How Can Families Make Their Homes More Environmentally Friendly?
You do not have to be a diehard environmentalist to want to do your part in preserving resources for future generations and leaving less of a carbon footprint behind. You may be like many homeowners who have a desire to have your home be more environmentally friendly, but you just do not know how to go about it without it costing a fortune or being inconvenient. Here are some easy ways you and your family can make your home more environmentally friendly.
Incandescent bulbs are going the way of the dinosaur. Except for some specific applications, such as oven bulbs, incandescent bulbs are being phased out. California plans to have them phased out, with exceptions, by 2018. You may have noticed how hard it is to find incandescent bulbs in some hardware departments nowadays. Compact fluorescent (CFL) bulbs and LED bulbs only use a fraction of the energy needed to power the hot incandescent bulbs. LED lights use the least amount of electricity. You may have had mixed results using CFL bulbs in the past, but new types are available to provide instant full light and will work in the cold for outdoor fixtures. However, LED bulbs are the best at using less electricity. Swapping all the bulbs you can to LEDs can save money on your electric bill, eliminate the need to change a bulb for many years, and be quite earth friendly in the process.
Your heating, ventilation and air conditioning system use the most energy in your home. Furnaces often use natural gas or another fossil fuel along with electricity to run a blower or pump, making the furnace the costliest appliance in your home to run. Your AC system is second. Dirty filters, grime on condenser and evaporator coils, corroded burners, and more can cause electricity to be wasted for air conditioning and fuels used for heating. Some companies, like Classic Air and Heating, know that it is important to at least get an annual inspection service and cleaning performed to keep your furnace and central air conditioning system operating at peak efficiency. You save on energy costs and reduce your carbon footprint, which is helpful to the environment.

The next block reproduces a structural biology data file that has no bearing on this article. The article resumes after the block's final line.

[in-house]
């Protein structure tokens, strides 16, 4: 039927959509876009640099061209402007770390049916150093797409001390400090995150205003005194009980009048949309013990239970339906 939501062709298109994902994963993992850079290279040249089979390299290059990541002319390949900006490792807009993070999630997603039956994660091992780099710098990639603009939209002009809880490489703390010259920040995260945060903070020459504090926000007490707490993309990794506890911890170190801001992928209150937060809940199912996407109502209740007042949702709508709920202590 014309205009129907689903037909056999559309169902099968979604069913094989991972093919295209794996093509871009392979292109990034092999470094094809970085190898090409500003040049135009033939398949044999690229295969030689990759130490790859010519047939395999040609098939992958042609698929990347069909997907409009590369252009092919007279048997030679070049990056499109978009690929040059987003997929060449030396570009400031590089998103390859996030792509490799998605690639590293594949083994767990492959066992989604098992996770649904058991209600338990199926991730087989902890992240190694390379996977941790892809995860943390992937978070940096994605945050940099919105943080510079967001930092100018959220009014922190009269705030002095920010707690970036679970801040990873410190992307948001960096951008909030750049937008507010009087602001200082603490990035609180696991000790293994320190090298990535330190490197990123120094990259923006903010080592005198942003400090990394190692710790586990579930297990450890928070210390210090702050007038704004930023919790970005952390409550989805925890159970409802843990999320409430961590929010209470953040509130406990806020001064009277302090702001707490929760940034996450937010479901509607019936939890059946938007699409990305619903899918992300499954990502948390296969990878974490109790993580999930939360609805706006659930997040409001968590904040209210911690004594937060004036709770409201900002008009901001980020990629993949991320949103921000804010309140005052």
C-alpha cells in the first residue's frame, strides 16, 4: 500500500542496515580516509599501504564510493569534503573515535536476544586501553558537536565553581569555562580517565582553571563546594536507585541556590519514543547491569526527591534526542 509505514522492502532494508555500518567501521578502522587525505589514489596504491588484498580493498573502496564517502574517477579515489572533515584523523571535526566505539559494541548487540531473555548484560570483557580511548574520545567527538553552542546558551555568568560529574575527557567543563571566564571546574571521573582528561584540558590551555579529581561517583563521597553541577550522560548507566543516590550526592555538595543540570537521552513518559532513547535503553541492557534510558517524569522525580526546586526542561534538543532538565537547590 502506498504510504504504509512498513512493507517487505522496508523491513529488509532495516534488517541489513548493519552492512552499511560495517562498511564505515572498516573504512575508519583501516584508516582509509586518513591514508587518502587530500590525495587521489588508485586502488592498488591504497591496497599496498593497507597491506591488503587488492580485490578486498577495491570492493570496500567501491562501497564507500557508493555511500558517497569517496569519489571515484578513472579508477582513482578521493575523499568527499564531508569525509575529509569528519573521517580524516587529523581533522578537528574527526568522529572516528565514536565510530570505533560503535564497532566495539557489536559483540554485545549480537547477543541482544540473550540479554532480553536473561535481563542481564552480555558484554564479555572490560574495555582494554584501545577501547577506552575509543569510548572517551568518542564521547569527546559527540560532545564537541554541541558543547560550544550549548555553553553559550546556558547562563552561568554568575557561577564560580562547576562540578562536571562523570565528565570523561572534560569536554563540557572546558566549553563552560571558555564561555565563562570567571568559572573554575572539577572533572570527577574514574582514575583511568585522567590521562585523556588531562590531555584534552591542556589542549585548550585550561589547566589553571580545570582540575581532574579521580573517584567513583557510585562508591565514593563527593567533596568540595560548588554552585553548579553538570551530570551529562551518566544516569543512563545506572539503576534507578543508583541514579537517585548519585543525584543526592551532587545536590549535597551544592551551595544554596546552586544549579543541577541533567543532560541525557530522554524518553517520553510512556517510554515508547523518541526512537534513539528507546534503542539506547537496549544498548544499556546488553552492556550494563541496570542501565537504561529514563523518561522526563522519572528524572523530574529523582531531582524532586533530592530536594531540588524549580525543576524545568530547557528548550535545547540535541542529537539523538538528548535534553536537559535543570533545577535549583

There are some areas of the country that do not yet have a weekly pickup day for recyclable materials. Many neighborhoods collect recyclables separately, but some people do not participate in the program and throw away recyclables in the regular trash instead. Many people start by recycling aluminum cans and newspapers. A single recycled aluminum soda can saves the amount of energy required to operate a television for three hours. Even if you start small with just recycling aluminum cans or newspapers, you are making your home more earth friendly.
Unplug Chargers and Turn off Lights
Those power pack chargers that regenerate the batteries in your tablets, cell phones, and laptops use electricity even when they are not connected to the device they are intended to charge. The amount is small, but there are millions of them plugged in all over the country. Connecting them to a power strip that can be physically shut off with a switch can save energy. Turning off the lights when you leave a room is another easy way to save energy. You should also turn off televisions and other appliances that are not being used. Televisions and monitors still use a little bit of electricity in standby mode, but not as much as when they are operating.
Imagine the energy savings if every home in the country participated in even casual energy saving protocols and minimal recycling. You may not be able to get all of your neighbors on the bandwagon of becoming more earth friendly, but you can at least motivate your family to take a personal concern for the natural resources we share in this finite world.
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